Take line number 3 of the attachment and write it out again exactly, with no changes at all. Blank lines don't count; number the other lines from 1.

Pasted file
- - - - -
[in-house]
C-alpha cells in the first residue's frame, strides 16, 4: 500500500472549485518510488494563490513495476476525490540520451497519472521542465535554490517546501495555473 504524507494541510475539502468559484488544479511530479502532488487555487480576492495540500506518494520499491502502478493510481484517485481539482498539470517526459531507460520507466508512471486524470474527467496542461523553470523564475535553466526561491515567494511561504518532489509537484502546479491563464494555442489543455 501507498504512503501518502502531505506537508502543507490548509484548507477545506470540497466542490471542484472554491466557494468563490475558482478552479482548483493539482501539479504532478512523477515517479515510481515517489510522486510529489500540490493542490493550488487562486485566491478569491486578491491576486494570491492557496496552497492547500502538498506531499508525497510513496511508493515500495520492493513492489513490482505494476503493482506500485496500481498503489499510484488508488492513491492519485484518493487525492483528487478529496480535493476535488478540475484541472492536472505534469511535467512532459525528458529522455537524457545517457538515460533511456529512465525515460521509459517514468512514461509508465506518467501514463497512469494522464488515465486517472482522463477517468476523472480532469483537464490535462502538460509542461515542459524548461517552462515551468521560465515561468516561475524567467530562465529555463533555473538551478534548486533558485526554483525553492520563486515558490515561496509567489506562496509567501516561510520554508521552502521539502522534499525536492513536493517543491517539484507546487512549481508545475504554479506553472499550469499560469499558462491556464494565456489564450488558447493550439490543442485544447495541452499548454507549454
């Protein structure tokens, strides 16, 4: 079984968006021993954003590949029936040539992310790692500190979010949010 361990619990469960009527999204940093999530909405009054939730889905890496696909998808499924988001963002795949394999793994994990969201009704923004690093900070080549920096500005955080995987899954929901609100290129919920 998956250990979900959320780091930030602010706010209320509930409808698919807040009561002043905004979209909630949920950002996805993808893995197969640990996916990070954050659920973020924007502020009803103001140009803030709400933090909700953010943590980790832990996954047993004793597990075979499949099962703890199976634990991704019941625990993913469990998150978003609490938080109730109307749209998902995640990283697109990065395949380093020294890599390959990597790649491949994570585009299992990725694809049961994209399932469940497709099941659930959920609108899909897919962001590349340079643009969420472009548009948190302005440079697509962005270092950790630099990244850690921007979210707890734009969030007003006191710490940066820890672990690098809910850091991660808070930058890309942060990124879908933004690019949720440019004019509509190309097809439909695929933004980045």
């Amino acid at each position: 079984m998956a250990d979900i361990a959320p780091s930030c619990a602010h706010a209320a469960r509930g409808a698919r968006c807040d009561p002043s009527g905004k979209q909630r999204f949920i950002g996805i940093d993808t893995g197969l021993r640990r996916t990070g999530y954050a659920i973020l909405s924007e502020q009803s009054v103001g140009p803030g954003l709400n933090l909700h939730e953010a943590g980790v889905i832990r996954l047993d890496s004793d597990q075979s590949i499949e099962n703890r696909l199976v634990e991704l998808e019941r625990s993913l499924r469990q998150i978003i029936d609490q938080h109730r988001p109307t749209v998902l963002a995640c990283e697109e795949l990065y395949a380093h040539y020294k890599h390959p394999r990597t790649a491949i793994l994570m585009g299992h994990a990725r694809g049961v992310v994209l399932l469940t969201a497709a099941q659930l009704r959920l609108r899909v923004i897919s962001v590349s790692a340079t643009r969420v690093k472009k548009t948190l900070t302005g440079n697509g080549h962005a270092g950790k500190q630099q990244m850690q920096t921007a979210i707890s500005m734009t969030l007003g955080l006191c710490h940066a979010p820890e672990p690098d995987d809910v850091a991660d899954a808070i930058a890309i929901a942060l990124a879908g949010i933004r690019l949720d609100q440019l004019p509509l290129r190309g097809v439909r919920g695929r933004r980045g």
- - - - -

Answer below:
């Protein structure tokens, strides 16, 4: 079984968006021993954003590949029936040539992310790692500190979010949010 361990619990469960009527999204940093999530909405009054939730889905890496696909998808499924988001963002795949394999793994994990969201009704923004690093900070080549920096500005955080995987899954929901609100290129919920 998956250990979900959320780091930030602010706010209320509930409808698919807040009561002043905004979209909630949920950002996805993808893995197969640990996916990070954050659920973020924007502020009803103001140009803030709400933090909700953010943590980790832990996954047993004793597990075979499949099962703890199976634990991704019941625990993913469990998150978003609490938080109730109307749209998902995640990283697109990065395949380093020294890599390959990597790649491949994570585009299992990725694809049961994209399932469940497709099941659930959920609108899909897919962001590349340079643009969420472009548009948190302005440079697509962005270092950790630099990244850690921007979210707890734009969030007003006191710490940066820890672990690098809910850091991660808070930058890309942060990124879908933004690019949720440019004019509509190309097809439909695929933004980045």